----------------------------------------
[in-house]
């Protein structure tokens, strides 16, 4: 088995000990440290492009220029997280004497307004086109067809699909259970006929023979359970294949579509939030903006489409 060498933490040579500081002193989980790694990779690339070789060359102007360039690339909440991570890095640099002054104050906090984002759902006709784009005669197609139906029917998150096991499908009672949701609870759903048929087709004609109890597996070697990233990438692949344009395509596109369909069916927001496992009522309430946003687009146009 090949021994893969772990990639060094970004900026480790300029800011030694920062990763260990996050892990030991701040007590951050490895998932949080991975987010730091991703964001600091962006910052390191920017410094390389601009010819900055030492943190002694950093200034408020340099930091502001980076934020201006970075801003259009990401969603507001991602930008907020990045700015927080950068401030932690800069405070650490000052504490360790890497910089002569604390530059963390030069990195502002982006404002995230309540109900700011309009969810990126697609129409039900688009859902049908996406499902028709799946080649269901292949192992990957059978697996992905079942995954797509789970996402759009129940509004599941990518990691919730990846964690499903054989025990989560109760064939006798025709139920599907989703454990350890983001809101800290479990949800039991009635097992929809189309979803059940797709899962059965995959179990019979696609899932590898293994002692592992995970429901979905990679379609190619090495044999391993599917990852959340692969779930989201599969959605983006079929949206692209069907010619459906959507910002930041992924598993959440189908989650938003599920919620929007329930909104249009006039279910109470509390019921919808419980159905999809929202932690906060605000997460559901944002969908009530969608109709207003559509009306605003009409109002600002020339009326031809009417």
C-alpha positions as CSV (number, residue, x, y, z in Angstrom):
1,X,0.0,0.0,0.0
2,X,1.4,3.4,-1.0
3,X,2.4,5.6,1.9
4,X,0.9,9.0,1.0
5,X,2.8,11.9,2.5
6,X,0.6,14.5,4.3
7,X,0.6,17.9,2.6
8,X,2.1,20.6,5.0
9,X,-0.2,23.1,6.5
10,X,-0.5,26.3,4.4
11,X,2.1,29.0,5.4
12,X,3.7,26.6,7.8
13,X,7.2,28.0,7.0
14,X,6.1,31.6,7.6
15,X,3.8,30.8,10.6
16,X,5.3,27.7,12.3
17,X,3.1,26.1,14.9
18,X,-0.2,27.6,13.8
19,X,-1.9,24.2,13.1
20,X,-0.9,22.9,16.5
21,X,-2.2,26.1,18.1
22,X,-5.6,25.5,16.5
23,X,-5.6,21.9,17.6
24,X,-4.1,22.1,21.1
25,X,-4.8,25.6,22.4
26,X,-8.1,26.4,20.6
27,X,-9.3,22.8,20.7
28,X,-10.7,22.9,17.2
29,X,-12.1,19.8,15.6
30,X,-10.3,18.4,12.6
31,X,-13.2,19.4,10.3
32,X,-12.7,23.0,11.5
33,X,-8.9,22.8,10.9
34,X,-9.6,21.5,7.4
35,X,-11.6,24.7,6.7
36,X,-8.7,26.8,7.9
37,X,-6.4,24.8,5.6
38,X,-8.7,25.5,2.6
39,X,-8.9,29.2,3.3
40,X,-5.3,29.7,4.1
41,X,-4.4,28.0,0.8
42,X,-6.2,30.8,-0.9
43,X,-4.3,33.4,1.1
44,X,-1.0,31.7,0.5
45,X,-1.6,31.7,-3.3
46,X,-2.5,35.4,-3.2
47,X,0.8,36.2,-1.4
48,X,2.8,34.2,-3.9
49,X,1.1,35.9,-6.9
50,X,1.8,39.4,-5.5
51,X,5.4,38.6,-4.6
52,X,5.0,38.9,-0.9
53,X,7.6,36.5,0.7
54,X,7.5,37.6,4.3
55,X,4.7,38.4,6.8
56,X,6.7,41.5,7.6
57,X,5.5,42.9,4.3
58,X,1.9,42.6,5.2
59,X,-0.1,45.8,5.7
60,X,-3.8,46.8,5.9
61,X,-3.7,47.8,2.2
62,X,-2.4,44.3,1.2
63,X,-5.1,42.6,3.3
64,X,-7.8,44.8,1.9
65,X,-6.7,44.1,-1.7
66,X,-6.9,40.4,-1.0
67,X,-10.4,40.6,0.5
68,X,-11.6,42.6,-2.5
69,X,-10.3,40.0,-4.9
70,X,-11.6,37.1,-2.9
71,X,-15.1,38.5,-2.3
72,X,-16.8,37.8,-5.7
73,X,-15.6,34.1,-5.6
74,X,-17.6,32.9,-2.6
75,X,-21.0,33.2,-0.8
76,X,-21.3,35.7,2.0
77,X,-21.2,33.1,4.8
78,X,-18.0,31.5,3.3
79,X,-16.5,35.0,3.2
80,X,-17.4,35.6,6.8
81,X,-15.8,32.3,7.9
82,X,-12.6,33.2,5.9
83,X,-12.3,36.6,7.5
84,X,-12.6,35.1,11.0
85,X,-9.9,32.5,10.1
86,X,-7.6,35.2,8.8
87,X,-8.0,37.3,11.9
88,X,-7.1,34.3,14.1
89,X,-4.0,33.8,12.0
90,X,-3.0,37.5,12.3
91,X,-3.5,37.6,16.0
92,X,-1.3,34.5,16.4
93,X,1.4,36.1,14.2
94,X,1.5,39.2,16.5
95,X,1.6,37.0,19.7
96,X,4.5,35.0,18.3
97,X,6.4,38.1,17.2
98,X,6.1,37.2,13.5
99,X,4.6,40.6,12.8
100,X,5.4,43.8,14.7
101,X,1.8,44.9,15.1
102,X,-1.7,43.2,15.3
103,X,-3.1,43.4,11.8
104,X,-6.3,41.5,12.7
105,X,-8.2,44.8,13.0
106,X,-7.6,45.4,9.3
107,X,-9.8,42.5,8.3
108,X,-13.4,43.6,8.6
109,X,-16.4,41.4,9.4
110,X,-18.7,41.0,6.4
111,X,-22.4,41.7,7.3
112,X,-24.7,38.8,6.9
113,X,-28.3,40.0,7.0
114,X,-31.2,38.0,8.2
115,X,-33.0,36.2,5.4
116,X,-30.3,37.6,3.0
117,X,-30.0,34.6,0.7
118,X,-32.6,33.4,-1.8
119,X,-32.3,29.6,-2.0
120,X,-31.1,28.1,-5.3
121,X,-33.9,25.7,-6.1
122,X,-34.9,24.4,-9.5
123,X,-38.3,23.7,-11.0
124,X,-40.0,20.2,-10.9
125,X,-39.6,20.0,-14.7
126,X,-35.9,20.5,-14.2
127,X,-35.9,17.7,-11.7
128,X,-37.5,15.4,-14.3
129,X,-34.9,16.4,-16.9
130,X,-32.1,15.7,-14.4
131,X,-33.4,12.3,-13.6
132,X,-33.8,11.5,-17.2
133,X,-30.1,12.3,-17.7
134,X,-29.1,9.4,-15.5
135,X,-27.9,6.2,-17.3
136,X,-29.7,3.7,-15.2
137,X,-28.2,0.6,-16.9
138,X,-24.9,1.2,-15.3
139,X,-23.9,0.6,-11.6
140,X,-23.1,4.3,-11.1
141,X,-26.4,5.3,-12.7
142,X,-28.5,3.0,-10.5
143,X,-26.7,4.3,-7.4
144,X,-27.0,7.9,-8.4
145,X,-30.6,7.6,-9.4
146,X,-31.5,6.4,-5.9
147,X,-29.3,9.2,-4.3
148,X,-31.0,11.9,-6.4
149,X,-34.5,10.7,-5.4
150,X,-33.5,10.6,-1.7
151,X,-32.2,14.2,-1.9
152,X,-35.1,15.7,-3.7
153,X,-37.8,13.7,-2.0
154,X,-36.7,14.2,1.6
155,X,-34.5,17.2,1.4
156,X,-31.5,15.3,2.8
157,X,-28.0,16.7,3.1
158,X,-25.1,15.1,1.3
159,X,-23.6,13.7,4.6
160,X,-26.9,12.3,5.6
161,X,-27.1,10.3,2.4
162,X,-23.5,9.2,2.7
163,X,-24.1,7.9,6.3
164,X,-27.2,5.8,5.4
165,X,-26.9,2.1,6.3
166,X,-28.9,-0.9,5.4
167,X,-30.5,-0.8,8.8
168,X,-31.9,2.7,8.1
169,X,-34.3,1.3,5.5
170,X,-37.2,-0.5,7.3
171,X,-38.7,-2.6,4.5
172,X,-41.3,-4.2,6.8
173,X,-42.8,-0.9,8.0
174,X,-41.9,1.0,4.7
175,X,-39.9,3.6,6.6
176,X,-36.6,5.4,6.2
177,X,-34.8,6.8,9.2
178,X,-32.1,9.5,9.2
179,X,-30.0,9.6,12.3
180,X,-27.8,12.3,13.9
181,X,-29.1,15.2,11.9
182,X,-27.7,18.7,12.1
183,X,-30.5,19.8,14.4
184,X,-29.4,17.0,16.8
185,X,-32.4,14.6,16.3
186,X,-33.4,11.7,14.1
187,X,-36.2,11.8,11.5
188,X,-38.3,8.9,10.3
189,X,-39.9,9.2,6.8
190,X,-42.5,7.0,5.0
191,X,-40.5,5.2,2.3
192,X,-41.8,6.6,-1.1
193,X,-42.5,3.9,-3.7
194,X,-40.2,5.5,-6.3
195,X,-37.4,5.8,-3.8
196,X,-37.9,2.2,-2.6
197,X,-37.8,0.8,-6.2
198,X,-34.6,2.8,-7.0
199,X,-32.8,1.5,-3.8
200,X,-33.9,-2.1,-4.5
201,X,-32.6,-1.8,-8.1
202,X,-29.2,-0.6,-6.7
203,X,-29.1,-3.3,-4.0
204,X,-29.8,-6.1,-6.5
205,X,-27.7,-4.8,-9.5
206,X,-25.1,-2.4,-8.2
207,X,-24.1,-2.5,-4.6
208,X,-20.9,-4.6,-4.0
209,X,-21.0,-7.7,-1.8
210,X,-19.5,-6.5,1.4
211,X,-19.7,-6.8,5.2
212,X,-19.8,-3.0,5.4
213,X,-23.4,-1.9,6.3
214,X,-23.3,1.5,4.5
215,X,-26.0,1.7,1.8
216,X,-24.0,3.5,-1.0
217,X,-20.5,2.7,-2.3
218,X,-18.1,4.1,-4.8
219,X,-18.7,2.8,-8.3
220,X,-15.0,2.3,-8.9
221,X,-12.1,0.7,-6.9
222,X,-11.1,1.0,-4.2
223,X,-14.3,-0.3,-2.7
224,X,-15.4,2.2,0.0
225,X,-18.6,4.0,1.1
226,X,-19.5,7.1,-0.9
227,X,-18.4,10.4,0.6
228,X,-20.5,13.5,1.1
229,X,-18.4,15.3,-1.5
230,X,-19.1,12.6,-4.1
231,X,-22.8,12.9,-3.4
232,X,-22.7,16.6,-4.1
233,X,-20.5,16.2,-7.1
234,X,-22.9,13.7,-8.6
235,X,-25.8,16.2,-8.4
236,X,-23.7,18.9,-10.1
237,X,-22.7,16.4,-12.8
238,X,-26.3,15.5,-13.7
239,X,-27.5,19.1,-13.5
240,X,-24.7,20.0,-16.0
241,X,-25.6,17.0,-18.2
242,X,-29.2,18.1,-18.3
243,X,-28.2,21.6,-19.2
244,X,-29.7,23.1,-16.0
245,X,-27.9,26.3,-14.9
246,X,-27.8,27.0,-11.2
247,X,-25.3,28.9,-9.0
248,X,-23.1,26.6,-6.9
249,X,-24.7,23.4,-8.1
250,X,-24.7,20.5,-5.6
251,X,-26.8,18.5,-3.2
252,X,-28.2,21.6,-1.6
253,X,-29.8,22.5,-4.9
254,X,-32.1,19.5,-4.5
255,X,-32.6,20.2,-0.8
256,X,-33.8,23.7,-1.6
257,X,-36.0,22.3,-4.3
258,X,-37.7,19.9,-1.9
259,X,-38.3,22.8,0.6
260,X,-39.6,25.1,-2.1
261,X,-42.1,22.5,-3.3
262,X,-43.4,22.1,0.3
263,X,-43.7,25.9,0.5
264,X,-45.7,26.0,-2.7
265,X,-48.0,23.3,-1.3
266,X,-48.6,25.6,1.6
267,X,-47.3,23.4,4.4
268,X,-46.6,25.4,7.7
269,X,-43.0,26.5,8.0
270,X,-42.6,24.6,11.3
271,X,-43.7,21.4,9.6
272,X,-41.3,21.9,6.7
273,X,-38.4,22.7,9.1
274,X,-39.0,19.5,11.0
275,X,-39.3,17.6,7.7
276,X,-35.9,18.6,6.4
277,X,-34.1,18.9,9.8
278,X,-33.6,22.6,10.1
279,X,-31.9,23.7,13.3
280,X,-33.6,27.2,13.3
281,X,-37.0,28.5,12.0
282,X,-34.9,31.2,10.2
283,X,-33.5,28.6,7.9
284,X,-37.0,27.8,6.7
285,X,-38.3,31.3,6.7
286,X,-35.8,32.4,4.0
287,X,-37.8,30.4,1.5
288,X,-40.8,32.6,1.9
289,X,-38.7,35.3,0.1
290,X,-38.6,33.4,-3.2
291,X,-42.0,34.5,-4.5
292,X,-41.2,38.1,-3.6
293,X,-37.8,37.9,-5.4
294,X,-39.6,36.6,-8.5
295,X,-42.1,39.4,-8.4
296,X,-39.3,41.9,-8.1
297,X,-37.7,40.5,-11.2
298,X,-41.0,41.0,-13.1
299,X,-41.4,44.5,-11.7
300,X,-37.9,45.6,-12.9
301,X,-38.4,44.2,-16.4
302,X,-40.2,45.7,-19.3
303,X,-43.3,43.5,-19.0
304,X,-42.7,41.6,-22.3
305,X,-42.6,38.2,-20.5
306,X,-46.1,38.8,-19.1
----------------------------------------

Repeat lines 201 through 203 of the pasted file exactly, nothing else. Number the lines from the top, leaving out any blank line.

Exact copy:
198,X,-34.6,2.8,-7.0
199,X,-32.8,1.5,-3.8
200,X,-33.9,-2.1,-4.5